When Bed Bath & Beyond, under a new CEO, announced its plans to expand its private label offerings, reduce some of the clutter in its stores, and rationalize its supply chains, many retail industry experts praised the effort and predicted its great success. They might have wanted to talk to some employees with more first-hand experience with customers though, because the results of these moves have not been as positive as anticipated, at least thus far.

By reducing the assortment overall but adding more private-label options, the company’s CEO Mark Tritton, who joined the firm in 2019, aimed to increase revenues. Private labels tend to increase profits. Furthermore, the crowded stores seemed to induce what he called “purchase paralysis” among consumers overwhelmed by the number of choice options they faced. Rebalancing the ratios, so that consumers encountered fewer products, and so that more of those were owned by the retail brand, seemed like a no-brainer.

As employees in stores have noted though, part of the fun of visiting Bed Bath & Beyond stores was the wealth of options available. Consumers who needed any sort of housewares expressed confidence that their local store would have it in stock, because the stores really felt as if they had everything. Thus they could grab a new oven mitt to replace a worn-out one, but they also could anticipate finding special use items, like a fancy pizza stone, or stumbling upon a product they never realized they needed, like a chopper designed specifically for cilantro.

In reducing the assortment, Bed Bath & Beyond reduced this confidence, though the problem was not only self-induced. When COVID-19 hit, its private-label supply chains, just like nearly every other supply chain, became disrupted. Having already been in the midst of disrupting and shifting its supply chain purposefully though, Bed Bath & Beyond had fewer replacement options available to it. If the private-label version was out of stock, consumers did not find alternative, big-name brands on the shelves for them to purchase. Thus in the holiday shopping season of 2021, stockouts affected an estimated 200 of its most popular items, leading to about $100 million in lost sales.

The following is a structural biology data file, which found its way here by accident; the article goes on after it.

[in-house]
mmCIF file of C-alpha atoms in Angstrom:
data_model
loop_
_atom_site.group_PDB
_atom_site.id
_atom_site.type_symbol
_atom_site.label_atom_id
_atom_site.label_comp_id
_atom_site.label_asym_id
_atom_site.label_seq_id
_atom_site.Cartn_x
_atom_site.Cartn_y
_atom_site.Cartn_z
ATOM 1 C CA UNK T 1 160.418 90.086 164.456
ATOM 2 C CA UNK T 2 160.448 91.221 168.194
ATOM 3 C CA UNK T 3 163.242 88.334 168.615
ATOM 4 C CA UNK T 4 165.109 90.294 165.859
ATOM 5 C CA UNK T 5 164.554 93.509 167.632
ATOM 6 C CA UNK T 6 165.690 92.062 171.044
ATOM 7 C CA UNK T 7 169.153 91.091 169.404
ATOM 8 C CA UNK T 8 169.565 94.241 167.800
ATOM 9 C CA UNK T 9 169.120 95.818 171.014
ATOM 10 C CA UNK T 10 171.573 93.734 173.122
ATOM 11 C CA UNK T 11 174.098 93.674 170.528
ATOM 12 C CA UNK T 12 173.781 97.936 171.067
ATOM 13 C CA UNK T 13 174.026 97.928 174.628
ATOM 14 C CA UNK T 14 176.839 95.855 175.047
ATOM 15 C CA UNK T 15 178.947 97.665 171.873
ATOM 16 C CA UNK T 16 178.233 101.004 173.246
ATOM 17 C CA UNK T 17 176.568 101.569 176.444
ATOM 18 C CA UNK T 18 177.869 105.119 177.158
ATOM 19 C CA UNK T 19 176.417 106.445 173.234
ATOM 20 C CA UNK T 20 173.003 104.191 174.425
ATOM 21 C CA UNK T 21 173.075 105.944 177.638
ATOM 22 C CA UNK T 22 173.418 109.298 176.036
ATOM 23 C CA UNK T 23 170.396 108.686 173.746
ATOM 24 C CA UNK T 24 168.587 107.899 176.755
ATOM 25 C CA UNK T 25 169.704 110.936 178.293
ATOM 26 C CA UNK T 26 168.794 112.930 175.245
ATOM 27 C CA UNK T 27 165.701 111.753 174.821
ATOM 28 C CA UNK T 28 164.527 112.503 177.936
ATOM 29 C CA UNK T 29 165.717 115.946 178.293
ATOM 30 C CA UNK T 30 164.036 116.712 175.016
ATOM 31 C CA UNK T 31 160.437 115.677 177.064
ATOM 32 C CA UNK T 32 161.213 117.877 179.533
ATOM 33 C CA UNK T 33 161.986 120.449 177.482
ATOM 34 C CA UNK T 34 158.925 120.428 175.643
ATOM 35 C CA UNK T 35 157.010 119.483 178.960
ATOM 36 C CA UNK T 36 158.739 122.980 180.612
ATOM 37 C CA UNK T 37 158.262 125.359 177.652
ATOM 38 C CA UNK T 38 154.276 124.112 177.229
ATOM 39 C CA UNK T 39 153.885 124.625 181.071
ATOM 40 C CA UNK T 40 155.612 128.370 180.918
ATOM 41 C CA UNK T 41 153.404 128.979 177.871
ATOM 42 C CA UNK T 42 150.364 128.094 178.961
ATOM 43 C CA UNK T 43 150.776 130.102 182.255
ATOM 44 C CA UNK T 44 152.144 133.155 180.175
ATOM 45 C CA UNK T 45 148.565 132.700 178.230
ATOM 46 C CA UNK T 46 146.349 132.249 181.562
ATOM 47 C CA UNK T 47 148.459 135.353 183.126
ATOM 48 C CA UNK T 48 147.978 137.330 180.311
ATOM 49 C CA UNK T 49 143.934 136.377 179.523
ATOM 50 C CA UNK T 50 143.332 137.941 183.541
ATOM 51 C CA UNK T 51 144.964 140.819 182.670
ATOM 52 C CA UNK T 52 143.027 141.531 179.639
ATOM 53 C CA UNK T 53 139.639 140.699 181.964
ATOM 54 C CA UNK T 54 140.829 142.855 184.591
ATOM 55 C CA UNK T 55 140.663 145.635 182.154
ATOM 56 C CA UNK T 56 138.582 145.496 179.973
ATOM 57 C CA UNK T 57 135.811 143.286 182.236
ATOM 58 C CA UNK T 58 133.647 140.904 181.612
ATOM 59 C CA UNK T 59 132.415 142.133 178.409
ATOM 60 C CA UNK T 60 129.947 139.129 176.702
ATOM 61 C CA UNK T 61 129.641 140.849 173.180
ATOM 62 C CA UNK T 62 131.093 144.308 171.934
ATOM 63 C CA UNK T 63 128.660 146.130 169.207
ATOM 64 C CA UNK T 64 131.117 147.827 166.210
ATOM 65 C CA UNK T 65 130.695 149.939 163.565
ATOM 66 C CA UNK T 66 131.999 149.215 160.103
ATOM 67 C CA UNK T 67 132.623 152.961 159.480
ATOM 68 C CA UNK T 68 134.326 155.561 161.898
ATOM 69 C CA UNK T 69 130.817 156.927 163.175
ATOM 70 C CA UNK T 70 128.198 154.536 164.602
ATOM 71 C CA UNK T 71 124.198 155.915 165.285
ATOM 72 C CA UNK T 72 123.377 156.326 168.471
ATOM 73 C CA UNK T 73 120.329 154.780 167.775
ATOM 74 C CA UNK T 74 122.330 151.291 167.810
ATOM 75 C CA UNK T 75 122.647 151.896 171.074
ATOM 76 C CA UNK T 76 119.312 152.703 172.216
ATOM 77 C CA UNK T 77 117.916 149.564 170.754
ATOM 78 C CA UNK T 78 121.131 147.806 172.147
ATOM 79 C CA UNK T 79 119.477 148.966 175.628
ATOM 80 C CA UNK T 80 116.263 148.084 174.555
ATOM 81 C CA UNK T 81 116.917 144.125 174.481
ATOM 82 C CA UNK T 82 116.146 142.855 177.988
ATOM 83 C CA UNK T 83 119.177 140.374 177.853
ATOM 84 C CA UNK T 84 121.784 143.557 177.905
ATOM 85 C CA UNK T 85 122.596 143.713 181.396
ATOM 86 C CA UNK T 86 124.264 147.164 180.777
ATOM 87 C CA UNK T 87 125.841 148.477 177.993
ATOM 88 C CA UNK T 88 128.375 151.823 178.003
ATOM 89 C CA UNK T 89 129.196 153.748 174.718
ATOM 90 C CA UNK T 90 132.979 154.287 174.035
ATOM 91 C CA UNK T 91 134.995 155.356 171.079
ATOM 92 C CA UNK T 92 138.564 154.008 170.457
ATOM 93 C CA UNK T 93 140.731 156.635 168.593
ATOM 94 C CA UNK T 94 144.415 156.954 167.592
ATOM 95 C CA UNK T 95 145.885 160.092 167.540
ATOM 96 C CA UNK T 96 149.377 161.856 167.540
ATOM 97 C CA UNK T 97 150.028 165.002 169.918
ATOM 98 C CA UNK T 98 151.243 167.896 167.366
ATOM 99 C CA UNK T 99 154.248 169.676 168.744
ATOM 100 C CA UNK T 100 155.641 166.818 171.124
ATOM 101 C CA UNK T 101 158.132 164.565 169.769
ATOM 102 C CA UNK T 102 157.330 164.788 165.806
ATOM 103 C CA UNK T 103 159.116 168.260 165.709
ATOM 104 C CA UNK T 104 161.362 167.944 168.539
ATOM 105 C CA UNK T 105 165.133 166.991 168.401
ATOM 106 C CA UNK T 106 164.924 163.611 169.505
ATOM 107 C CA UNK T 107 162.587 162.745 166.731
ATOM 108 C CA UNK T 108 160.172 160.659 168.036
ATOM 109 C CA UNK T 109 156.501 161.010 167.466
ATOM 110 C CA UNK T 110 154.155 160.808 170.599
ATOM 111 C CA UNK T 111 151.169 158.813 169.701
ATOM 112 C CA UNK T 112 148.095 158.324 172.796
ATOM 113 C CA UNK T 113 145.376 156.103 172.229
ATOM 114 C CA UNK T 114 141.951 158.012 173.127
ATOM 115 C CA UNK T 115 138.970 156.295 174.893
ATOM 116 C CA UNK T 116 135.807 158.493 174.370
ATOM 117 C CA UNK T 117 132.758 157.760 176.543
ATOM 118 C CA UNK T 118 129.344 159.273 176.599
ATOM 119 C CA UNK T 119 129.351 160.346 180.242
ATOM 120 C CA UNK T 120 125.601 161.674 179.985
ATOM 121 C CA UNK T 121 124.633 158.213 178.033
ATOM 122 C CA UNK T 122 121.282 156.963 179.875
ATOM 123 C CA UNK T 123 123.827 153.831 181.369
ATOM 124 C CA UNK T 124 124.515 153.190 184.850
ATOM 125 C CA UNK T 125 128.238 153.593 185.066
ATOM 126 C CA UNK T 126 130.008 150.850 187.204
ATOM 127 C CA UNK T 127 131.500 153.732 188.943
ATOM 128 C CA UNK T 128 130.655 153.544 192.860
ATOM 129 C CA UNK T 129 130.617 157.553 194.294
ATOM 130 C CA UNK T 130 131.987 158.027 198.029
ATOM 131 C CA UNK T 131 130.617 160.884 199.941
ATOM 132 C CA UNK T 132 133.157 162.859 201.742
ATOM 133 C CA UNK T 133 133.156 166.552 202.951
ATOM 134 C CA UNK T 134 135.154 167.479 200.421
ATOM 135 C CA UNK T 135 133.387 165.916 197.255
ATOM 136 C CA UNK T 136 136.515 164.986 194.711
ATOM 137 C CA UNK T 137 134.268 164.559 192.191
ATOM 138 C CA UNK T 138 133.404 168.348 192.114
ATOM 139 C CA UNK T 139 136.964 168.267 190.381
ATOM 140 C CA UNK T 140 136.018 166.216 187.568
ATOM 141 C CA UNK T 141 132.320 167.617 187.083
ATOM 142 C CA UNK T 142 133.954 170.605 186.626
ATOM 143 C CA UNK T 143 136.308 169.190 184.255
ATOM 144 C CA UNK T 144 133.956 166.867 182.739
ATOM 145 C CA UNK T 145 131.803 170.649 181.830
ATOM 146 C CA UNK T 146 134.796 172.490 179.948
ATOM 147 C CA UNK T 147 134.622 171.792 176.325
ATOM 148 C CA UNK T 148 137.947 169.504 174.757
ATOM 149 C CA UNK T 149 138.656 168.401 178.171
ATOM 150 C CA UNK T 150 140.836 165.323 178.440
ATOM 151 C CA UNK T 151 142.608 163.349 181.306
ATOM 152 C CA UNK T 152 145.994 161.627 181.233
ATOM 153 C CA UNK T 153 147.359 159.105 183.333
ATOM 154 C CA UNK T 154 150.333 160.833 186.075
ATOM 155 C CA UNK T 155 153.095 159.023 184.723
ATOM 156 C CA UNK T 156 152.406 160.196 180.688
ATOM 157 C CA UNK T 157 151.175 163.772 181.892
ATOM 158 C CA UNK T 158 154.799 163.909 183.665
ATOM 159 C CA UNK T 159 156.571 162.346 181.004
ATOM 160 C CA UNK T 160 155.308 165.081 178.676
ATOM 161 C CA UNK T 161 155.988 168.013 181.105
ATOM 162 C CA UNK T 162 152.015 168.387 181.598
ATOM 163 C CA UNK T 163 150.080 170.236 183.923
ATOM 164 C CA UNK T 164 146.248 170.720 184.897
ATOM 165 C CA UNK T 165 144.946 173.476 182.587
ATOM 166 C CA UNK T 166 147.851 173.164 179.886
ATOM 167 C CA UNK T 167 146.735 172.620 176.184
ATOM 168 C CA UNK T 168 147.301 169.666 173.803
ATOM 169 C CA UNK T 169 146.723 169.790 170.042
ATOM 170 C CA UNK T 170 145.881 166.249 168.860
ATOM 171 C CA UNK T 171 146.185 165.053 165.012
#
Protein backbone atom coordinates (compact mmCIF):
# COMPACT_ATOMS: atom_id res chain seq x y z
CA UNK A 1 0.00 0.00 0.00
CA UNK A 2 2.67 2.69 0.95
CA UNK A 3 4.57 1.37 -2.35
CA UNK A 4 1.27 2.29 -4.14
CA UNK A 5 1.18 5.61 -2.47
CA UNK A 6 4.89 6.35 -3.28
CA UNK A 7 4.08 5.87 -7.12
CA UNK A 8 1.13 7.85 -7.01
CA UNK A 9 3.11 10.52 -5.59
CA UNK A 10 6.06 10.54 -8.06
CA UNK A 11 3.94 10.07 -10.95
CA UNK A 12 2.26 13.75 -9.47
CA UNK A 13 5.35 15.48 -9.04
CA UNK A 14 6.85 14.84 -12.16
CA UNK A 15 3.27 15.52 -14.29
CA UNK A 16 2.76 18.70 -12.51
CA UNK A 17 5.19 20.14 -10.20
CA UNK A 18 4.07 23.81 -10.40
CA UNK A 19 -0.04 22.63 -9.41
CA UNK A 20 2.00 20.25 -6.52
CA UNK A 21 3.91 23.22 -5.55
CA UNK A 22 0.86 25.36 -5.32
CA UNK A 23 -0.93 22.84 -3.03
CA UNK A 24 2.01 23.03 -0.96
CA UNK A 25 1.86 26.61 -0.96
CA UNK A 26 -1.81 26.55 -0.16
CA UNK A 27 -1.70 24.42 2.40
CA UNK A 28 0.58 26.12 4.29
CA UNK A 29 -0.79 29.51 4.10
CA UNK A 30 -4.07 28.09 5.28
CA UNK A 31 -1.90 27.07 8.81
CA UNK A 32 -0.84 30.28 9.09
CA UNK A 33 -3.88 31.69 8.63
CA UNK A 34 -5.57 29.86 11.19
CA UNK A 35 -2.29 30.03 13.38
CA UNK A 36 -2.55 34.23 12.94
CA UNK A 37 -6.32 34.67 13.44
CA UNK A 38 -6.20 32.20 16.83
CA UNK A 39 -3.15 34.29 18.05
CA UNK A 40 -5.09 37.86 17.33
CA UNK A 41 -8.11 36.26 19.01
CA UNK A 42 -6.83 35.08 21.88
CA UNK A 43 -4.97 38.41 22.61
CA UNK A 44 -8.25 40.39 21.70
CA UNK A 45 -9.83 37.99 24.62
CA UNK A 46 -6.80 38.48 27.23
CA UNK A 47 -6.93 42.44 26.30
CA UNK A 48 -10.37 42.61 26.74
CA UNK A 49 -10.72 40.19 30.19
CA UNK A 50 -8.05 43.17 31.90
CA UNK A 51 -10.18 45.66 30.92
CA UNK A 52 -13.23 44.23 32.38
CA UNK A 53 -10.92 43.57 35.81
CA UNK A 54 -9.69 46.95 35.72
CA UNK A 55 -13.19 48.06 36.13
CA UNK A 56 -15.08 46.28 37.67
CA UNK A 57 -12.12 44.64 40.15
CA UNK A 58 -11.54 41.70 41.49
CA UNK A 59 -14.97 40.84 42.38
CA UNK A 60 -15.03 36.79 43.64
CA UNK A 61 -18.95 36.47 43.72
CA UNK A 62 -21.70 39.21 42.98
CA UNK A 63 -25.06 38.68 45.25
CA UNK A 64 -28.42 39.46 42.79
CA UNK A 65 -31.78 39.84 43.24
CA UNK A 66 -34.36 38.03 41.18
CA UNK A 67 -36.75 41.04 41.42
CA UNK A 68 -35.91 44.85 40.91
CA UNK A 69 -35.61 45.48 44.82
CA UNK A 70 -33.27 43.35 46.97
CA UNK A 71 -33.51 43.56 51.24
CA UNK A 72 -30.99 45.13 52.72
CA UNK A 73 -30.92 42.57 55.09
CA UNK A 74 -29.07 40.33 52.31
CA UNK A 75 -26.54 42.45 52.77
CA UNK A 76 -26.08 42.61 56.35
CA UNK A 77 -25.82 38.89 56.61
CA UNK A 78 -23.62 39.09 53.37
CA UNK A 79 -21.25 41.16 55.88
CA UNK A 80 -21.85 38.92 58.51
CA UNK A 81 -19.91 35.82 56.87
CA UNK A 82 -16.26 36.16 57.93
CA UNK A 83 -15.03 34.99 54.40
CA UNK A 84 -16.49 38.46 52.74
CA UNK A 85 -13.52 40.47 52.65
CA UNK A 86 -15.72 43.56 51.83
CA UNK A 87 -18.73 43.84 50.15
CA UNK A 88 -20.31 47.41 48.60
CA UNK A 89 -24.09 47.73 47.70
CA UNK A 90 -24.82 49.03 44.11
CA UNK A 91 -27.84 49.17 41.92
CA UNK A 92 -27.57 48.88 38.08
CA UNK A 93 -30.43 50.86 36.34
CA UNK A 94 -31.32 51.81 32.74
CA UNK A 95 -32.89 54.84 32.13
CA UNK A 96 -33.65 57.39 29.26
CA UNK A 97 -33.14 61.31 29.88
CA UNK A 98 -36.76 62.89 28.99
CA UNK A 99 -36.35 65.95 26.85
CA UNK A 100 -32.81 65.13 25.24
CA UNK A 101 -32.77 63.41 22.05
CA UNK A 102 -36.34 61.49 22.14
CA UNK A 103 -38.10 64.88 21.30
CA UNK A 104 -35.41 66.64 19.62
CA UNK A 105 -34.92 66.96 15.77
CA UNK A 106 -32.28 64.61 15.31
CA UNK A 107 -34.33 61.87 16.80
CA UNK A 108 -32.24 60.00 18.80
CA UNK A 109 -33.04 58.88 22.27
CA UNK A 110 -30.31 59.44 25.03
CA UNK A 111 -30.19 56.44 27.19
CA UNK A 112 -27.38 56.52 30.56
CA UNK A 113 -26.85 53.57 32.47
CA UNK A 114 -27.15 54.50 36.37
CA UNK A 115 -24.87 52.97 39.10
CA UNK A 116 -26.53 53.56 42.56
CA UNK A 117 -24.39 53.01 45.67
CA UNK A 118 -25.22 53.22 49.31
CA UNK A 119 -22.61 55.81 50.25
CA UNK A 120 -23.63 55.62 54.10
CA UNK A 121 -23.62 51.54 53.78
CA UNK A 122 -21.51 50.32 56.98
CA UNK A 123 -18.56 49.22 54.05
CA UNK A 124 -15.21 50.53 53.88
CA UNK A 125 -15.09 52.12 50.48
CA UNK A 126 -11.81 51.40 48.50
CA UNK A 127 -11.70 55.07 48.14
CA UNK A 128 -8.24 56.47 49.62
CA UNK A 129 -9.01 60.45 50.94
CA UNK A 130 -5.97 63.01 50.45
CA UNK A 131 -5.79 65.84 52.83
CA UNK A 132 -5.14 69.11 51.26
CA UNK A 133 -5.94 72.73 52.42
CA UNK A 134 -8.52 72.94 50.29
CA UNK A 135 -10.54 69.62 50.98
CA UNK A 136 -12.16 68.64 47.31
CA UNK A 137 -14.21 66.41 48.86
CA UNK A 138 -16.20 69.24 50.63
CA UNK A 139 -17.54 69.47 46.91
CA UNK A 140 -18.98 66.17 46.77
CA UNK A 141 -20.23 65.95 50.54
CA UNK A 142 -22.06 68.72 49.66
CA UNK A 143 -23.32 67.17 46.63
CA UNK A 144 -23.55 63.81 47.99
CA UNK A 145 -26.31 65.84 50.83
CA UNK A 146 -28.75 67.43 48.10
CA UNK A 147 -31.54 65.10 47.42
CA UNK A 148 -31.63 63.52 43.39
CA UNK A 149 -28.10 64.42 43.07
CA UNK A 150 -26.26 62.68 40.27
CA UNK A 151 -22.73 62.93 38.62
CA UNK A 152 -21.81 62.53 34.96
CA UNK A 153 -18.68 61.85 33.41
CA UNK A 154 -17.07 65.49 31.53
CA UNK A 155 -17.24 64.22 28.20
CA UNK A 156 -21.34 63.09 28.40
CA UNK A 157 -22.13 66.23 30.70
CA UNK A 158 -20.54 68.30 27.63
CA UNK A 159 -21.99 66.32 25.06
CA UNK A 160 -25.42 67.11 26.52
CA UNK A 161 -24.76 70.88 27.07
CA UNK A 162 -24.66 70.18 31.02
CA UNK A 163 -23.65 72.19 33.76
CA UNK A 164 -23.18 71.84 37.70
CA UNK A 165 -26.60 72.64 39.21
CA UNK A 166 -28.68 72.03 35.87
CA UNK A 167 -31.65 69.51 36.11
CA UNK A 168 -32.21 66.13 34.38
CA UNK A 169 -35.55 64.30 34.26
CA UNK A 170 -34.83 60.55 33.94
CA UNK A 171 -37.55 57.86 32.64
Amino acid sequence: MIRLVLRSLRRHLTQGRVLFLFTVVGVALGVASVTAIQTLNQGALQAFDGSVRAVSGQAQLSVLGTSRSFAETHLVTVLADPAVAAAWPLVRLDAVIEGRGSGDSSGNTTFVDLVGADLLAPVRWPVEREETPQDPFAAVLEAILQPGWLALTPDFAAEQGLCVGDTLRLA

It made for an ugly combination of planned and unplanned events. The retailer purposely planned to stock fewer items, eliminate some national brands, and offer fewer variations of stock items like towels. Whereas once there might have been eight options, it planned to carry only three under the new approach. But the retailer also could not have predicted the difficulties it would have getting enough of those three types of towels (or potato peelers, or garbage cans, or whatever) into stores during the pandemic.

As a result, same-store sales dropped precipitously, and the retail chain’s stock price fell to half its prior value. According to store employees, the drastic outcomes reflected the drastic changes. Even as the inventory was being radically rehauled, Bed Bath & Beyond was introducing new supply chain operations and technology. Once again, those moves were praised as necessary by observers, and it is certainly hard to argue against updating retail technologies. But according to the retail employees, it meant too much change, too soon, even before the dramatic changes imposed by the pandemic took hold.

Discussion Questions:

  1. Why might employees and industry observers have different assessments of the changes adopted by Bed Bath & Beyond? What criteria are they using? And who is right, or perhaps just more accurate?
  2. How should retailers decide on the level of assortment diversity to carry? What are some guidelines they might use?

SOURCE: Suzanne Kapner, “Bed Bath & Beyond Decluttered Its Stores and Ended Up Frustrating Shoppers,” The Wall Street Journal, January 30, 2022